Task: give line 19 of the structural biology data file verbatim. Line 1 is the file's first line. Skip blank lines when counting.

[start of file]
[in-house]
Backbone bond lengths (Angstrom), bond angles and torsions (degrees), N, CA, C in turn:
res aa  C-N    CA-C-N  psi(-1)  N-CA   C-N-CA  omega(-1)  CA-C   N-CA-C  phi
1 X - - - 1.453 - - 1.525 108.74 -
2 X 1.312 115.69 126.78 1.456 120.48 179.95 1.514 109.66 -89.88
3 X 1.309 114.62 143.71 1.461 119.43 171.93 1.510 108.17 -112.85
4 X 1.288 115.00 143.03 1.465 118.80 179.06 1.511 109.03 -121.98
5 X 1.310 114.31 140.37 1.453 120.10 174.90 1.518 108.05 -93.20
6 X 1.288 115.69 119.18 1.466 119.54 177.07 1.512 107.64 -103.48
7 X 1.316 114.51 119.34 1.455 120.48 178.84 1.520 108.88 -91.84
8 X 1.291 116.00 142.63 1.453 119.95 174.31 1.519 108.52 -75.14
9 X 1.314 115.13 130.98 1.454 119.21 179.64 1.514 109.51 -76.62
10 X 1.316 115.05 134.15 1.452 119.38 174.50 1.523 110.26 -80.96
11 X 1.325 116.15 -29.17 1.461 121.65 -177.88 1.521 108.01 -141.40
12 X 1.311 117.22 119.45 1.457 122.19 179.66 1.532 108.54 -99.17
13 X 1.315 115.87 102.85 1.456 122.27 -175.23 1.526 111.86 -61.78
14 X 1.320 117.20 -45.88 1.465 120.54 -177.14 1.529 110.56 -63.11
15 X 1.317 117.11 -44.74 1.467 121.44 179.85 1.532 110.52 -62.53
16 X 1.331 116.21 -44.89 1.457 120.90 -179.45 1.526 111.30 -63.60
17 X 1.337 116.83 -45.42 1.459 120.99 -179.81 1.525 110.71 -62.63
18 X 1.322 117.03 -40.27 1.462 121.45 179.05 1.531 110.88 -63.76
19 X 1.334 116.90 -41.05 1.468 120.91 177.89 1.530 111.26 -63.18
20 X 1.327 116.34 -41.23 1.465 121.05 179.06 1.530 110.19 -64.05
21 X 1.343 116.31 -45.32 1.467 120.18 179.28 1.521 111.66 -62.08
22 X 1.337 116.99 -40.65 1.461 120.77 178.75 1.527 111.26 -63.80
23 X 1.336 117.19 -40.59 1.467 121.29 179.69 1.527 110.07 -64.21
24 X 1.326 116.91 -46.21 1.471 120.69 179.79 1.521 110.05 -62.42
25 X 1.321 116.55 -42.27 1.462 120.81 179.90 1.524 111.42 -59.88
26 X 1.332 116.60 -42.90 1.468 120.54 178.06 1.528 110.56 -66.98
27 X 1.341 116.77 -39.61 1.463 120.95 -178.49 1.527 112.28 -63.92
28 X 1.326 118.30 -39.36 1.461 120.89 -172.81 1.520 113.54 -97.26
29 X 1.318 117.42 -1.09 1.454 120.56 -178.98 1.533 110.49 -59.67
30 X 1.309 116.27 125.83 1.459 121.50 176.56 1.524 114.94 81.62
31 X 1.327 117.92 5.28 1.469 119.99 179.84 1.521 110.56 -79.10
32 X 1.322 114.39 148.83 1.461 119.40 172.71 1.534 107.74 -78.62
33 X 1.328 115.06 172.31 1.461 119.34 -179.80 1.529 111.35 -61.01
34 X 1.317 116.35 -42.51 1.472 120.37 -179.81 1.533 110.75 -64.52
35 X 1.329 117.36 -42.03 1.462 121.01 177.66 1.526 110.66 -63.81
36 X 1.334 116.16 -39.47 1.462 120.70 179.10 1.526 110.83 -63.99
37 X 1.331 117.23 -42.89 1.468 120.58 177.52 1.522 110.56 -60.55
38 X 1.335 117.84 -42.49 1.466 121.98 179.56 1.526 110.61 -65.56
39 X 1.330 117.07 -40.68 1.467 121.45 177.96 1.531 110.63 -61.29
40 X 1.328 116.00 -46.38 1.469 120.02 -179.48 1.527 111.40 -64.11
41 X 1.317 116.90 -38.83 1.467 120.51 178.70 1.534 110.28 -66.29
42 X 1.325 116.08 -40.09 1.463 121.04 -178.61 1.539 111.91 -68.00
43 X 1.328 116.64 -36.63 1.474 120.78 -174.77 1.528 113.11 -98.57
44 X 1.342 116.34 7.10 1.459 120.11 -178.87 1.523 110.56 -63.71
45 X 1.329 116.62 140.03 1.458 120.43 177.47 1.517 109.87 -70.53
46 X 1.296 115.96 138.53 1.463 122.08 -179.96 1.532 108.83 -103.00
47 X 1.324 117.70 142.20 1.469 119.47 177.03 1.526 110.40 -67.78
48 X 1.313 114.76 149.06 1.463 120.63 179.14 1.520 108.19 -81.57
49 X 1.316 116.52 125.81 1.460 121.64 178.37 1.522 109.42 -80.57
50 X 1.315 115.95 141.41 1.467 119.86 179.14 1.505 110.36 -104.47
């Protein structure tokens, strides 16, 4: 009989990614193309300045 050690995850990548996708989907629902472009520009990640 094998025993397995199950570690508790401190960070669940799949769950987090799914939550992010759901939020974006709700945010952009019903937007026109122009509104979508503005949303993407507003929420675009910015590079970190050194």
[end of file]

16 X 1.331 116.21 -44.89 1.457 120.90 -179.45 1.526 111.30 -63.60